With the Bulletin on European Affairs, ΕΝΑ Institute for Alternative Policies opts to take part in the public, and often controversial, debate on European affairs. The Bulletin will be issued twice a month, within the wider context of the Institute’s activities.

In accordance with the principles of ΕΝΑ’s Founding Declaration, the Bulletin on European Affairs will not stand politically and socially neutral, but will seek to explore responses to the diverse challenges of our time for Europe.

The fundamental question that motivated the decision to create the Bulletin was not the often postulated “more or less Europe”, but “what kind of Europe do we want” and how can this be achieved.

The economic crisis has been a catalyst for the further removal of the European Union from its institutional and social acquis. The dominance of a technocratic policy and economic orthodoxy, strips the EU project from its democratic functions and raises anew the question of legitimacy in terms of urgency. At the same time, with the outbreak of the refugee crisis, the questions of humanism, solidarity, tolerance and pluralism, which have been promotional factors for the people of Europe to agree towards a progressive direction, are now regarded again as objectives, even more urgent.

Ideas are plenty, opinions are constantly expressed, European elites are pondering on answers, which, however, appear to be unable to approach the crucial question: What do we think today of tomorrow’s Europe? A Europe, which will deepen its democratic dimension, regain the trust of its citizens, give pride of place to its social character and effectively deflect the divisive rhetoric of the far-right threat.

On the basis of the above, the 1st Bulletin on European Affairs focuses on issues of increased interest; their progress, nevertheless, is expected to affect the future of Europe:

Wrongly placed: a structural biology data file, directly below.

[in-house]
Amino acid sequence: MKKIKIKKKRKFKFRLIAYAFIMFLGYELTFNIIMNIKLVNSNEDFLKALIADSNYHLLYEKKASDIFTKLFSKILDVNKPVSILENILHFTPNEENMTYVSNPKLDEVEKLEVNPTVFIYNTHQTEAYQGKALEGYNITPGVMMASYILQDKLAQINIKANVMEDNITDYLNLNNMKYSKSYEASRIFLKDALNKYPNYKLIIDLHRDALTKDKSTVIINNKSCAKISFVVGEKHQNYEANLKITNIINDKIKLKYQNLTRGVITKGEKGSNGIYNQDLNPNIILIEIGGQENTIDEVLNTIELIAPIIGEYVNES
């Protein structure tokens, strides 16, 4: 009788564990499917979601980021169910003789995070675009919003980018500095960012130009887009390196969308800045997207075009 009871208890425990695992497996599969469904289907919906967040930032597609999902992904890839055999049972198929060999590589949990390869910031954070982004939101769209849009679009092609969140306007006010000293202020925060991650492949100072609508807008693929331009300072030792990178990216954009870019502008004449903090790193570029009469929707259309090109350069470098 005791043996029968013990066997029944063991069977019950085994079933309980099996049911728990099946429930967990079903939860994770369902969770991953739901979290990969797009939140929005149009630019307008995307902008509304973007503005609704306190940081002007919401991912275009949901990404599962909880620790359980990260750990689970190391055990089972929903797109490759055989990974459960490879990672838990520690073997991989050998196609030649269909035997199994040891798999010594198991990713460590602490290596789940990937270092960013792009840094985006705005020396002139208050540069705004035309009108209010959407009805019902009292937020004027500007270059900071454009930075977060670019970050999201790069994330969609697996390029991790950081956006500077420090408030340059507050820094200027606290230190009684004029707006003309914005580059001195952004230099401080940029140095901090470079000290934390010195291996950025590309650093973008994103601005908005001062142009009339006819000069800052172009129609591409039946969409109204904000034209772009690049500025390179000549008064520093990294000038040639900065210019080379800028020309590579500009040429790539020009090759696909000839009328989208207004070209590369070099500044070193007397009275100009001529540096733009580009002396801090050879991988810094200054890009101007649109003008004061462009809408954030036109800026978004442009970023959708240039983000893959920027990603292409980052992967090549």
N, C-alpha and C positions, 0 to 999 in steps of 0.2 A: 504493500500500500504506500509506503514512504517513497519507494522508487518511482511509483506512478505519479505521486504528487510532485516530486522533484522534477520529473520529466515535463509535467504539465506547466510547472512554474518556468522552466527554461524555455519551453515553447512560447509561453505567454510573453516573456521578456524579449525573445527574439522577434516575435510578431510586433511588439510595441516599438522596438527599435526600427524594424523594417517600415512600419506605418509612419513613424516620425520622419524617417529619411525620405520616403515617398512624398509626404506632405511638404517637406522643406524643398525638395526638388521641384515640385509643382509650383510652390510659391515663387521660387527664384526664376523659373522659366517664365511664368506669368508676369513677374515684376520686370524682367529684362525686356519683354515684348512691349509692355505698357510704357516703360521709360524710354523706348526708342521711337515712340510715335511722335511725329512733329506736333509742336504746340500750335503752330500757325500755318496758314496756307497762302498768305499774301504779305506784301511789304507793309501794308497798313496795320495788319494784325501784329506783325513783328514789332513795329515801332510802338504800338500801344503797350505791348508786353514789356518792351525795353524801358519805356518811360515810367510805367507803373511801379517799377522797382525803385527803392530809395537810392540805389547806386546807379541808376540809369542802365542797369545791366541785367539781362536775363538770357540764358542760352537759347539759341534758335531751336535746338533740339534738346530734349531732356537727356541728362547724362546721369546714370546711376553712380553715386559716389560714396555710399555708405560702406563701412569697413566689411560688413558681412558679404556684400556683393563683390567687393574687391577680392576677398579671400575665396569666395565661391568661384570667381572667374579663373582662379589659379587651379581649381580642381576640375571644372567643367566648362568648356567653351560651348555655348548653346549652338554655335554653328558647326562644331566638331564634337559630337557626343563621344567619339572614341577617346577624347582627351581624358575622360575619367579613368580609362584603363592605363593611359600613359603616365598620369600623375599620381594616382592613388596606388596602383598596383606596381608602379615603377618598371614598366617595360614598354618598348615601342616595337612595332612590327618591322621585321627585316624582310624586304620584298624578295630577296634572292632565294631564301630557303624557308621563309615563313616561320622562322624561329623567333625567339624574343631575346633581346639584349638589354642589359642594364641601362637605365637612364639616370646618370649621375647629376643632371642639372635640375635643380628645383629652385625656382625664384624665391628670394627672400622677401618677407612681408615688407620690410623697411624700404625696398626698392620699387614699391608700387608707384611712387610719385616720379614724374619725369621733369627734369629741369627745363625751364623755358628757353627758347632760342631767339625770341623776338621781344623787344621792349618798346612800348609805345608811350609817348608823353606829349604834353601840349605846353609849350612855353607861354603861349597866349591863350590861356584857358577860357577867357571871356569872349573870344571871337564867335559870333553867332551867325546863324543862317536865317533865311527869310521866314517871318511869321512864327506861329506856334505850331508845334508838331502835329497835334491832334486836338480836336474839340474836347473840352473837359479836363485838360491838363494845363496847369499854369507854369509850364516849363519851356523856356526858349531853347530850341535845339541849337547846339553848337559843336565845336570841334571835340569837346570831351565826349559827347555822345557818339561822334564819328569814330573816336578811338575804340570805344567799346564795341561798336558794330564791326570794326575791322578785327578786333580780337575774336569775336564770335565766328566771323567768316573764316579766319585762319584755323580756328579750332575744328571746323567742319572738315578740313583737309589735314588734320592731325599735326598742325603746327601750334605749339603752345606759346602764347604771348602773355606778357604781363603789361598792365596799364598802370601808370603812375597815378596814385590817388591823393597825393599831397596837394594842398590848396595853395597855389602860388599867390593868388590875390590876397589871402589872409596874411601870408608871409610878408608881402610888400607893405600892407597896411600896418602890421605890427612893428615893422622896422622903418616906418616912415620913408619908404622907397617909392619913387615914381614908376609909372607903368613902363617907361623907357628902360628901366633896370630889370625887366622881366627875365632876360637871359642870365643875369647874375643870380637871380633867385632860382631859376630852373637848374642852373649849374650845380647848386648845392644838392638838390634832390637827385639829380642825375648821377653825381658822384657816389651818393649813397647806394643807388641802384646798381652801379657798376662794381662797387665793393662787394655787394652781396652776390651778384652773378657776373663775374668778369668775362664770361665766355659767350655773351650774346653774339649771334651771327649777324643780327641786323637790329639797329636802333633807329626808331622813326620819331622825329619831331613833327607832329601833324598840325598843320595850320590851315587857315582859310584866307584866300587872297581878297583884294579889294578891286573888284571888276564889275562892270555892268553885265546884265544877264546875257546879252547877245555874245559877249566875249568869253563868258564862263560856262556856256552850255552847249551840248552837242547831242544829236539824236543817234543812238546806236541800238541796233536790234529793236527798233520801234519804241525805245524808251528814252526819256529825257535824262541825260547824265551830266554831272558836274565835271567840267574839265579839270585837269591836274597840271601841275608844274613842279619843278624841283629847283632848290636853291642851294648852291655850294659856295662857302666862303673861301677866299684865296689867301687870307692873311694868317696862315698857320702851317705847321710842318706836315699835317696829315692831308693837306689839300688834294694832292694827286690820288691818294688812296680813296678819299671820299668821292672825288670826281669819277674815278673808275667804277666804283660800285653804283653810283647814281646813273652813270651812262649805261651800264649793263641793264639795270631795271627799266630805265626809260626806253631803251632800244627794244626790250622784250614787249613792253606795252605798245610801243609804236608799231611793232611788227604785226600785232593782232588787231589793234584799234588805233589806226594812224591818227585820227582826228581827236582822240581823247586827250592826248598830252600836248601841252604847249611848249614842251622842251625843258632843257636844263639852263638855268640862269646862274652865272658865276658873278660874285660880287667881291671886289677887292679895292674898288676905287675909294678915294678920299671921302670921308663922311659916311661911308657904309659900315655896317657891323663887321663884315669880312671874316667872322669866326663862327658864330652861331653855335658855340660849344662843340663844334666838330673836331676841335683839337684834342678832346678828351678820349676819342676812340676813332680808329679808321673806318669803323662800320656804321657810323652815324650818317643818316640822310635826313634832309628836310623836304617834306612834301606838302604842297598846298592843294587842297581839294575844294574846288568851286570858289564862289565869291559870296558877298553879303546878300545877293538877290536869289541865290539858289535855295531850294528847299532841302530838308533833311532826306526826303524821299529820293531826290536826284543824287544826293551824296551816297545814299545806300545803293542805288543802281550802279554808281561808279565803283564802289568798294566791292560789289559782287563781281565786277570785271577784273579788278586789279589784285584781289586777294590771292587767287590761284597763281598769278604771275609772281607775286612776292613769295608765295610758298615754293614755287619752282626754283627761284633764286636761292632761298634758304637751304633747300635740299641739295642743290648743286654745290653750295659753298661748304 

*The stakes in the German elections and the electoral process are beyond the limits of the German territory and determine the future of the Union.

*The arising transformation of the European Stability Mechanism into a “European Monetary Fund” is a fact that, if it takes place, far exceeds the narrow Greek interest, but puts European integration on new bases.

*The fall development of the French President’s venture will be, along with the German elections, one of the cornerstones of Europe’s course in the coming years.

*The possible crisis in Spain, on the occasion of the Catalan’s demand for independence, may have been a silent, until a while ago, “powder keg” not only for the Iberian country but for the entire European Union structure as well.

*The way refugees and migration flows will emerge, as well as the way the EU, the first host countries, the other Member States and Turkey will address the issue, will show whether Europe will exceed one of its two crises or whether there will be a new spin with unknown outcomes.